By Carey Jones
Updated August 14, 2014
The Cathead from Mississippi
© City Grocery Restaurant Group

We’re all about a good bagel sandwich, or a classic bacon-egg-cheese on a roll. We’ve had killer egg sandwiches on toast and some homemade English muffins to die for. But if there’s one single best breakfast sandwich vehicle, it’s a warm biscuit—as any number of Southerners can tell you.

Sure, you’ll find some ace biscuit bakers up north. But your odds of finding a truly excellent biscuit—golden edged and airy light—improve exponentially below the Mason-Dixon. On its own, a good biscuit is a perfect breakfast, better yet when soaking in fruit jam or thick pats of butter. Or you’ll find them smothered in rich sausage gravy. But it’s hard to see such a perfect hand-held breadstuff and not stuff it with sandwich-y fixin’s.

The filling. Egg and cheese is classic; good country ham, too. Or crisp-fried chicken (and who doesn’t love an excuse to eat fried chicken for breakfast?). Or bacon, or sausage…

The bread. Biscuits come in many forms—crusty drop biscuits, flaky buttermilk ones and a lot more. While the soft, peel-apart layers of a buttermilk biscuit make them ideal for splitting and sandwiching, any biscuit can be a great sandwich base, as long as it’s freshly made: No day-old biscuit bricks need apply.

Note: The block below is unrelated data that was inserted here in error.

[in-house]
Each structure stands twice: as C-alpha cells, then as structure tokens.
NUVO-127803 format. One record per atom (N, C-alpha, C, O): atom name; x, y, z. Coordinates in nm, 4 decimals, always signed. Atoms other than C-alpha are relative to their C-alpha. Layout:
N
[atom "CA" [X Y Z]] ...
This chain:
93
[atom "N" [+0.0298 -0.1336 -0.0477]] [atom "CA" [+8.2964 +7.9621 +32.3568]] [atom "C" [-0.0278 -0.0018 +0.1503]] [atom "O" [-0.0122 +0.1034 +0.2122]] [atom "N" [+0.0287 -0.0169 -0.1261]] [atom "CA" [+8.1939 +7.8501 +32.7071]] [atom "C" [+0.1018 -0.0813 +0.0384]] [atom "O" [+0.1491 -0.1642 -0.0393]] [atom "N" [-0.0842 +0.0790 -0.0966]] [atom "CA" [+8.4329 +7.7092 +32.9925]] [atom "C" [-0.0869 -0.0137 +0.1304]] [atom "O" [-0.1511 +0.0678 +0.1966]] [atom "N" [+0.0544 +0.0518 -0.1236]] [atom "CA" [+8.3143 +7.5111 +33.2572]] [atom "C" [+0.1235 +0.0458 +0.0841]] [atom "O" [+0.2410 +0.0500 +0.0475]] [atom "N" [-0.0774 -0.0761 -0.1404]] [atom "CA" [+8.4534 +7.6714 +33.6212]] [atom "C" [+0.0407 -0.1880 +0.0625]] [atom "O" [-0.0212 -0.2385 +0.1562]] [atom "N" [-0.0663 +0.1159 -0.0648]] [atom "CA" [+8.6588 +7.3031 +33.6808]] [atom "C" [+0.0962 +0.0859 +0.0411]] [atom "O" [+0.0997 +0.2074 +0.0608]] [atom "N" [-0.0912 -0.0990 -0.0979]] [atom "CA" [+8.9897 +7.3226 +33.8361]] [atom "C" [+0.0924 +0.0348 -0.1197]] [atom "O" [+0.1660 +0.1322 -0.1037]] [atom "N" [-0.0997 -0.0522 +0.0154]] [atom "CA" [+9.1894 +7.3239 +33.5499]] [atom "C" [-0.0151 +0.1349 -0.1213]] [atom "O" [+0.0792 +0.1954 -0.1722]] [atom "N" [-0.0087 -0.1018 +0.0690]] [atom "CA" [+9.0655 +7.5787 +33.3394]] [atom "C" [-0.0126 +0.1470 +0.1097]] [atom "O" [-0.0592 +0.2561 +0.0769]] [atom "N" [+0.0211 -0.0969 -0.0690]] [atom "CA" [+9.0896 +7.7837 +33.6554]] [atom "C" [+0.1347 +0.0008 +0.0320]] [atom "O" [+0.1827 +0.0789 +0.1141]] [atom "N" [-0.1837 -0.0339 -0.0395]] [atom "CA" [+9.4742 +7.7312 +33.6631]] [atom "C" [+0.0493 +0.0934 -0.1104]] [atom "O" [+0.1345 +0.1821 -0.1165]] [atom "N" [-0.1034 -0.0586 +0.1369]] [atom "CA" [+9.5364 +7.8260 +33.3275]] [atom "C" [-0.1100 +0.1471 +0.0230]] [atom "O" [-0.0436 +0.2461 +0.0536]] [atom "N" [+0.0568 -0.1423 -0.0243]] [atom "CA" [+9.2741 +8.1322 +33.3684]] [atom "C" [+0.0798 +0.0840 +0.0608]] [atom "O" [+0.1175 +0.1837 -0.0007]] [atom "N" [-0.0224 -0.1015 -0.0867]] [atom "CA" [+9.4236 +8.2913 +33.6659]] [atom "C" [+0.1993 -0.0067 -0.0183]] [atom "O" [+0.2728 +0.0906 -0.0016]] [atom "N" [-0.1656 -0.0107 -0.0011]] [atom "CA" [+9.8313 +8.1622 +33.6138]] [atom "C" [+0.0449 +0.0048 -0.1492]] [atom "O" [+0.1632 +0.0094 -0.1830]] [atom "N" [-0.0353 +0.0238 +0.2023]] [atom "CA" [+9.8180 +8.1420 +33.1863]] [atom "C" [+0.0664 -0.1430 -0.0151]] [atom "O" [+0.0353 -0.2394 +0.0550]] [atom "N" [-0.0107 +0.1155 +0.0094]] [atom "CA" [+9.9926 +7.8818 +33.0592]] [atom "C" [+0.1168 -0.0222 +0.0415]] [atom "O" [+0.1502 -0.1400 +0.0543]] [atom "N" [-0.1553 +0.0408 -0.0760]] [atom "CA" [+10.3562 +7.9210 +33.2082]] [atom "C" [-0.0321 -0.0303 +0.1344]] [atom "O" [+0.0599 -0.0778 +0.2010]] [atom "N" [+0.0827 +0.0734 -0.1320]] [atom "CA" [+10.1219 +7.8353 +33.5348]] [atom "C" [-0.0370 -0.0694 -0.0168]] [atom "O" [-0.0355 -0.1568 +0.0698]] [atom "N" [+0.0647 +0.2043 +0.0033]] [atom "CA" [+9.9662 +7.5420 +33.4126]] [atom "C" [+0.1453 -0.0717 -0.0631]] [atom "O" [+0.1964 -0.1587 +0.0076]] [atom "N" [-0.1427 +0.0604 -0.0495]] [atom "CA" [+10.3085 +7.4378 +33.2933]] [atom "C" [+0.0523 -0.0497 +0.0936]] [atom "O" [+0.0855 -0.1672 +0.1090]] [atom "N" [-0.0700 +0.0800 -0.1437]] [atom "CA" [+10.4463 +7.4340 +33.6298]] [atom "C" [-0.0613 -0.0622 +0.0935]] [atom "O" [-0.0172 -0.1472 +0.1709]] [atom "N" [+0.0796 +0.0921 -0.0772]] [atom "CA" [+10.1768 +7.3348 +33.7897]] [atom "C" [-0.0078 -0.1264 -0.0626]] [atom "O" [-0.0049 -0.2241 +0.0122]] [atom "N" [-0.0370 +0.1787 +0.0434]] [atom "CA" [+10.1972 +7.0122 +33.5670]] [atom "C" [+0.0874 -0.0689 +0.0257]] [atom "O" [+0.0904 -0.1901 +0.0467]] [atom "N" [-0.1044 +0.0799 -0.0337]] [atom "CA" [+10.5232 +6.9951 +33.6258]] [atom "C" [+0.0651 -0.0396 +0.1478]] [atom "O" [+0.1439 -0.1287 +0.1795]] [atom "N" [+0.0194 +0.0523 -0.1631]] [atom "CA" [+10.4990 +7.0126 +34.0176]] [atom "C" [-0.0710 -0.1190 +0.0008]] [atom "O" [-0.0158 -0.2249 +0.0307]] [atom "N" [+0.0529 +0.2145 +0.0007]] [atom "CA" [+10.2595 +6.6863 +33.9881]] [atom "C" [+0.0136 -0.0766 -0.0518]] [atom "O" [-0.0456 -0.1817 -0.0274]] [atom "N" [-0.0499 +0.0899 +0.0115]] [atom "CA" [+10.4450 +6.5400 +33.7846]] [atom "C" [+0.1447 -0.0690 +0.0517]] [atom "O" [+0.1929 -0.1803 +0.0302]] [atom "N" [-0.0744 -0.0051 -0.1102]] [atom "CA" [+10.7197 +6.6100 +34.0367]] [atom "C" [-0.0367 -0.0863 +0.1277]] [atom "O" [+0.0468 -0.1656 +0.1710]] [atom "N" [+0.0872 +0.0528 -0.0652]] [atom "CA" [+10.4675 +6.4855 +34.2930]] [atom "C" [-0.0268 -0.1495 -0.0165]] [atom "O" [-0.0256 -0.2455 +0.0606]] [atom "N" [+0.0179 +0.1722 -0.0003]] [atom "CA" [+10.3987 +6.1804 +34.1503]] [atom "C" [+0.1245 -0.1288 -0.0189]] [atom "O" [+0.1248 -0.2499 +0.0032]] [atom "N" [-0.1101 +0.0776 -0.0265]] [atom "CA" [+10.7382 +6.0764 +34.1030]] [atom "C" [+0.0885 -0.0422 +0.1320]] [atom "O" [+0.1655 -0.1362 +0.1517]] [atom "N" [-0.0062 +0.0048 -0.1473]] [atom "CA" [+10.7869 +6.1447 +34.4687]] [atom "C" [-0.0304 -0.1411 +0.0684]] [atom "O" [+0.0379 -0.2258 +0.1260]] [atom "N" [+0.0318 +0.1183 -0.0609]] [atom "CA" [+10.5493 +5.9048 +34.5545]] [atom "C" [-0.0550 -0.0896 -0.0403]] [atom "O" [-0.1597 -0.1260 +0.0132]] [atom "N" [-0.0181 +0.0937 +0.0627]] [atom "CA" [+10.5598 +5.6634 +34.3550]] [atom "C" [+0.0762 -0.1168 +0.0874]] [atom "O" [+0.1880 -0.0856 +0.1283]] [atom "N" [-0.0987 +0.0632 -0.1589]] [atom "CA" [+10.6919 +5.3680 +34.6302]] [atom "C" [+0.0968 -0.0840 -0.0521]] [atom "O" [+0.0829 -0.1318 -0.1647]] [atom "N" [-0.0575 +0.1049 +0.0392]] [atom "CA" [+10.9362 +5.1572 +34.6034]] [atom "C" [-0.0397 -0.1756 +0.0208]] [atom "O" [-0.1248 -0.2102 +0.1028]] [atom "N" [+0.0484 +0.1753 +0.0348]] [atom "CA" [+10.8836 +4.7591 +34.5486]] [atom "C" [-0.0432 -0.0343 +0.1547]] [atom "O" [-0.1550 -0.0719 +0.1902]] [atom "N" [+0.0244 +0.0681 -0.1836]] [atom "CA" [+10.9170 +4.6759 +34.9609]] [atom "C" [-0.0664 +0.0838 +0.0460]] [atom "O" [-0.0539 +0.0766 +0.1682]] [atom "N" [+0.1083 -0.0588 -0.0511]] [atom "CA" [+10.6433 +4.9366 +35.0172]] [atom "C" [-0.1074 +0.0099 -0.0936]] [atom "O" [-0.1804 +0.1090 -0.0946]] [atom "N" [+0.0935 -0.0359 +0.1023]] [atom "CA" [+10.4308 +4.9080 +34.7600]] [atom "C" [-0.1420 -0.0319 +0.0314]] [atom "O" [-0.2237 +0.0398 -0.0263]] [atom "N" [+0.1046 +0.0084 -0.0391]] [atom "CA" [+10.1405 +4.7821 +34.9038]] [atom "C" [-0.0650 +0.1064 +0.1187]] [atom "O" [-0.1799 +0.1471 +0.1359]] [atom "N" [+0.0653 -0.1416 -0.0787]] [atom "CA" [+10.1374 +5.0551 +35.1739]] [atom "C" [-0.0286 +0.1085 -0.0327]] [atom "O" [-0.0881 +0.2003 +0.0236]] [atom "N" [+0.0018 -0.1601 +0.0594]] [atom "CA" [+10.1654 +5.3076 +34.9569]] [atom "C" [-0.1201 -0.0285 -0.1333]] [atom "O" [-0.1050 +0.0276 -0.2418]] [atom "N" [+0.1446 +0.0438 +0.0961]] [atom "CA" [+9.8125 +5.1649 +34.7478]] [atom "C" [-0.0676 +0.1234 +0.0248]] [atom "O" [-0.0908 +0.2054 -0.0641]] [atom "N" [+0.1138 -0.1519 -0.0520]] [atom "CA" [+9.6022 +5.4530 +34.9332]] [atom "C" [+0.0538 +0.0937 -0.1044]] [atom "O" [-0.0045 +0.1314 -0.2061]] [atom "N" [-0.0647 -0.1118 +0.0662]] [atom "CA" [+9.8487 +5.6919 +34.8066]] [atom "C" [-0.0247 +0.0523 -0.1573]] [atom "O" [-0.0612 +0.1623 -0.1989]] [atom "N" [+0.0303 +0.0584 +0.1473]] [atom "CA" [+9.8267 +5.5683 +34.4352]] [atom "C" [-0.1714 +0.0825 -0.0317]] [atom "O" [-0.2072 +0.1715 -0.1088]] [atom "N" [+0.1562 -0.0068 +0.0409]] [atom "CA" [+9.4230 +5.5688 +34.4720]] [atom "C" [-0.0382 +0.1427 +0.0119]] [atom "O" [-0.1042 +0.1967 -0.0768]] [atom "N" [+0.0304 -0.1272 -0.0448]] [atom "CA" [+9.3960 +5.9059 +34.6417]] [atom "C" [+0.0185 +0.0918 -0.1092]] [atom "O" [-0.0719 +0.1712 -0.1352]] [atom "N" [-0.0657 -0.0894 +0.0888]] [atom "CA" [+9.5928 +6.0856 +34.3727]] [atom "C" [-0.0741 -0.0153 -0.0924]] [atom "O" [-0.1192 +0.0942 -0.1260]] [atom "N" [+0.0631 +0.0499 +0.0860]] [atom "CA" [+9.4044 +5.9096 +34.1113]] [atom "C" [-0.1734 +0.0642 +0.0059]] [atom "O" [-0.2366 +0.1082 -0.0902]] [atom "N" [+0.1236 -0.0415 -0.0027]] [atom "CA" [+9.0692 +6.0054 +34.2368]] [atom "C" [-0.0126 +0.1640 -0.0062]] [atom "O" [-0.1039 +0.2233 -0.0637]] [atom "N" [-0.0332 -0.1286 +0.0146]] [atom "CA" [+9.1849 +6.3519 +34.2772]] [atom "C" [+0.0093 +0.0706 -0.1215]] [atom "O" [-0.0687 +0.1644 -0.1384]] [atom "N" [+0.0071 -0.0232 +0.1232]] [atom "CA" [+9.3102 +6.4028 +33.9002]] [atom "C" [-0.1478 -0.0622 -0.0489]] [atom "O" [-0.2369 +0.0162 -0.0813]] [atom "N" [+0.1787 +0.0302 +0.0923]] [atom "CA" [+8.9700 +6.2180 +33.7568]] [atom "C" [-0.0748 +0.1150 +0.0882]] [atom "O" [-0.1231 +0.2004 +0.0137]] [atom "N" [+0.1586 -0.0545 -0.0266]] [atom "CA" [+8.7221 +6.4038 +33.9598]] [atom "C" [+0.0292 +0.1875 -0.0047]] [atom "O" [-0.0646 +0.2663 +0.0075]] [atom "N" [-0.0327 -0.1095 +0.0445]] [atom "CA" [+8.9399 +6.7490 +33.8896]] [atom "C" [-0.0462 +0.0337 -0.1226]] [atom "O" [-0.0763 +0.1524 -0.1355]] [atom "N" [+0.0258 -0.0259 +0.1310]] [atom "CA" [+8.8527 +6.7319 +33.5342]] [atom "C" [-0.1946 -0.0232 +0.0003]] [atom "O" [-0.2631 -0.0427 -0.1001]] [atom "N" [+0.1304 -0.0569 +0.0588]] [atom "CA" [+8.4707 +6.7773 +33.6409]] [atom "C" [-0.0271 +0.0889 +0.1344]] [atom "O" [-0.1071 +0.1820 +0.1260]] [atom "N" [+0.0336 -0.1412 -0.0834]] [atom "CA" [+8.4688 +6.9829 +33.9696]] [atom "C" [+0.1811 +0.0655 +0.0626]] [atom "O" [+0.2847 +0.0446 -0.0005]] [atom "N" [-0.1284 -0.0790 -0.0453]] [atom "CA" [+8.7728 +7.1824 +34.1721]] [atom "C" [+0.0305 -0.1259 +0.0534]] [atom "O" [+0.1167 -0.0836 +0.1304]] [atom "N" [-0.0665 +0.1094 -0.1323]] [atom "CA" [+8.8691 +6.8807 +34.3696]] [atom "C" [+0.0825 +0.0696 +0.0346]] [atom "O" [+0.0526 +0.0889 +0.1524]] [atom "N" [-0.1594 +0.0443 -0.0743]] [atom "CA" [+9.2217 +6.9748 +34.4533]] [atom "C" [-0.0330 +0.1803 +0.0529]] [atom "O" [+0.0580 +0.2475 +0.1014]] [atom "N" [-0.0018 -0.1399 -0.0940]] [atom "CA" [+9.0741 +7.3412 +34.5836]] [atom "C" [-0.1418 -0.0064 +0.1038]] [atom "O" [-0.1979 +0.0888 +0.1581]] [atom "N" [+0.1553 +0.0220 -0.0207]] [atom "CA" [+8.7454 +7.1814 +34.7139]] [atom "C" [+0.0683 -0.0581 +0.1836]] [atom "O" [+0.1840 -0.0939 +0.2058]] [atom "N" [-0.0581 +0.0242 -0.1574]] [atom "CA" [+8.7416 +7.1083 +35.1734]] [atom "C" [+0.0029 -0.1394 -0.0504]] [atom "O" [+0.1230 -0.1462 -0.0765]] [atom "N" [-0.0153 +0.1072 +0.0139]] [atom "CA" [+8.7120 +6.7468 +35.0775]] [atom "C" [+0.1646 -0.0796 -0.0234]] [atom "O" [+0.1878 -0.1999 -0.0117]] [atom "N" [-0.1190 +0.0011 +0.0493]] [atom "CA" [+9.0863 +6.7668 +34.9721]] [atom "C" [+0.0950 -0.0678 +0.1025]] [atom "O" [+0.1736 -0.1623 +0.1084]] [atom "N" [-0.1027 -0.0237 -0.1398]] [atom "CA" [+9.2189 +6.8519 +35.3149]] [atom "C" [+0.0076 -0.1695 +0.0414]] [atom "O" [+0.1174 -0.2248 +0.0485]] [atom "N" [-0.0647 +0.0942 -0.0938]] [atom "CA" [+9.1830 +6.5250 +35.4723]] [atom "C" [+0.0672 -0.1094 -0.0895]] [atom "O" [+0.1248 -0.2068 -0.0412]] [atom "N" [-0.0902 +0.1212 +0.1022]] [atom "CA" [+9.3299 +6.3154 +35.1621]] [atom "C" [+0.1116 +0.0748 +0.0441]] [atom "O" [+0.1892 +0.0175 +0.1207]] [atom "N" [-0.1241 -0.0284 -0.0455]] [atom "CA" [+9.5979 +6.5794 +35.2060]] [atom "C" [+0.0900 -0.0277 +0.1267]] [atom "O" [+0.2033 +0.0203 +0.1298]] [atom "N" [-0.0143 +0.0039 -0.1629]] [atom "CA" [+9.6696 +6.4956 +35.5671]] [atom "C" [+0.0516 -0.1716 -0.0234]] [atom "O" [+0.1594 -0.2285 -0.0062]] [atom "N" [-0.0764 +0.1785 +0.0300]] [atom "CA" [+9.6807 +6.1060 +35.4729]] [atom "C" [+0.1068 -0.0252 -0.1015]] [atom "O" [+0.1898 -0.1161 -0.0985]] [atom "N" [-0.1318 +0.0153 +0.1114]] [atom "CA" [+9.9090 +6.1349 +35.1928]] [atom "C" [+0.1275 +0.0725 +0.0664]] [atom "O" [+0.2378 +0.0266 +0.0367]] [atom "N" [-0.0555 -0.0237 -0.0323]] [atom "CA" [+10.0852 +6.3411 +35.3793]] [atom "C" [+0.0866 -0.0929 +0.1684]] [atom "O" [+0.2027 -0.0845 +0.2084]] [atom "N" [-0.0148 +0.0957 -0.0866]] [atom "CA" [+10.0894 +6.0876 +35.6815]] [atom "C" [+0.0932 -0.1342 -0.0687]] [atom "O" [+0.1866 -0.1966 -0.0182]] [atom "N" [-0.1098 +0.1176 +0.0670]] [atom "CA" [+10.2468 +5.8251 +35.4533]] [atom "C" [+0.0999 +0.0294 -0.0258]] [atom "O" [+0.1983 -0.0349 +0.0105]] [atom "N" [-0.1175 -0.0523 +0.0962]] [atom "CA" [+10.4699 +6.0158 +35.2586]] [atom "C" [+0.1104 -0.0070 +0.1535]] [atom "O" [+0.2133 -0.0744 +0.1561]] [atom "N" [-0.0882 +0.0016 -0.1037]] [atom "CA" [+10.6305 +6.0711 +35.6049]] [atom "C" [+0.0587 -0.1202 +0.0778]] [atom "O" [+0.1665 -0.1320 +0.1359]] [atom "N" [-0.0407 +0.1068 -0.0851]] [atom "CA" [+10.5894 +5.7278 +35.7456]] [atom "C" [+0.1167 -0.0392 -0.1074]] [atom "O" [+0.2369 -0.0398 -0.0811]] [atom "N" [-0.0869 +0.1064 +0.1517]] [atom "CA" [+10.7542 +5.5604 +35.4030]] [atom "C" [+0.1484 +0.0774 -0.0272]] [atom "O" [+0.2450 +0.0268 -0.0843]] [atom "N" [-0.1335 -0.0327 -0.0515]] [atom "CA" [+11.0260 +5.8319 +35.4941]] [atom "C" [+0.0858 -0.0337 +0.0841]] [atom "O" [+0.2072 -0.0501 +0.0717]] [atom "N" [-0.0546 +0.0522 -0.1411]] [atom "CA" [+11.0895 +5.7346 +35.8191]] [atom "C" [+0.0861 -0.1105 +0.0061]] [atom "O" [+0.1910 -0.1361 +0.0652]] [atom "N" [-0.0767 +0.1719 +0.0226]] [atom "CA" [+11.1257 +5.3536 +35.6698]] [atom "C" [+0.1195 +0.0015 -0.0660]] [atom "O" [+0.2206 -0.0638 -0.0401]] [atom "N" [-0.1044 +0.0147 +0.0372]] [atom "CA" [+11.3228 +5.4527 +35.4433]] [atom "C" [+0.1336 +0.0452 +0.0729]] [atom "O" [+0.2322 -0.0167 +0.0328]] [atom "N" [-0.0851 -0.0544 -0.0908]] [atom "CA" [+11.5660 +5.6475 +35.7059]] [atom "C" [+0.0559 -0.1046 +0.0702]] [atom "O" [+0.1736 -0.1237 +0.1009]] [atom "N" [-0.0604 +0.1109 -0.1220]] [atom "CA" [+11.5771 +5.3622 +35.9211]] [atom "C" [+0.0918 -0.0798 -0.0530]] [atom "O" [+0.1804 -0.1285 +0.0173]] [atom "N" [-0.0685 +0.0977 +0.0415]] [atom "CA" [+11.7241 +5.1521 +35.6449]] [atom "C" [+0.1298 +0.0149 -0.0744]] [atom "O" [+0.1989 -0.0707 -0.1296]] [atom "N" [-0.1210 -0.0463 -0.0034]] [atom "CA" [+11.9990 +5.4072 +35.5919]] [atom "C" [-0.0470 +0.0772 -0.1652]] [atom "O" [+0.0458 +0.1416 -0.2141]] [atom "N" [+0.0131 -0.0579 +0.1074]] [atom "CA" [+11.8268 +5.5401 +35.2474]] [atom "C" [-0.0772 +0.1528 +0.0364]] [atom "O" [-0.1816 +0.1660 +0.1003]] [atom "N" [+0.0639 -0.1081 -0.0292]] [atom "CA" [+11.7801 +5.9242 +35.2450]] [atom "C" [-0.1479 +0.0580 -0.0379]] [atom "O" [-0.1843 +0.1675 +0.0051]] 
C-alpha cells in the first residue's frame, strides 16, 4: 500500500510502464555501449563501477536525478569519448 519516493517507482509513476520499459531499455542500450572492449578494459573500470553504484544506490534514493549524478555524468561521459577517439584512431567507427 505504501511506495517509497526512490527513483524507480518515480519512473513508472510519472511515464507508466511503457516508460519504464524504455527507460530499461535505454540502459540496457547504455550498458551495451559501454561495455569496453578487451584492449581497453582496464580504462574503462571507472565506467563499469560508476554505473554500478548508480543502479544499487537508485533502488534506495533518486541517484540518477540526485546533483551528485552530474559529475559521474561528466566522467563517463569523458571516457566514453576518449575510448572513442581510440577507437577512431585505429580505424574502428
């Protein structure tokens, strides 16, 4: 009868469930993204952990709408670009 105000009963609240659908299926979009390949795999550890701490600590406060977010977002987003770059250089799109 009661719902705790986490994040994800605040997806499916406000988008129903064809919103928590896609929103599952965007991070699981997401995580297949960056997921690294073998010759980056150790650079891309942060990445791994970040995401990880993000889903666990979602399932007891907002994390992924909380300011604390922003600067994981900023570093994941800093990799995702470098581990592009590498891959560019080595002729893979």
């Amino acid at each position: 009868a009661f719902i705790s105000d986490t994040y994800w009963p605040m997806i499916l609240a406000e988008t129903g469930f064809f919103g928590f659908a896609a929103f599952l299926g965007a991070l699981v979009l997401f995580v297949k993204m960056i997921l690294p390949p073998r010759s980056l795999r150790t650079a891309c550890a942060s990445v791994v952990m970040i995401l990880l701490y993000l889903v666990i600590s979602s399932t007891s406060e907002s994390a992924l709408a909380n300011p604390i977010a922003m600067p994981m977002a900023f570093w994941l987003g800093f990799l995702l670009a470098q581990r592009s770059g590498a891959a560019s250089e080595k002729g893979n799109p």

Where to get it:

Big Bad Breakfast; Oxford, MS and Birmingham, AL: It’s hard to pinpoint a single best breakfast option from John Currence’s friendly eatery, but there’s no denying the appeal of a Cathead: a textbook-perfect house-made buttermilk biscuit with a slice of cheddar and your choice of bacon, country ham, chicken or—our favorite—sausage.

Sunrise Biscuit Kitchen; Chapel Hill, NC: Don’t expect anywhere to sit or much in terms of atmosphere at this drive-through joint: just specialists expert in their craft, baking airy-light biscuits that are at their best when sandwiching country ham or—even better—fresh-fried chicken.

Pine State Biscuits; Portland, OR: OK, we know what we said about biscuits and the South. But Pine State Biscuits is a major exception. After getting their start at the Portland farmers’ market, Pine State serves first-class biscuits in sandwiches both traditional and less so—from simple country ham to braised greens and an over-easy egg in the Regina to fried chicken, bacon and cheese topped with gravy in the Reggie, a mash-up of several biscuit breakfast favorites.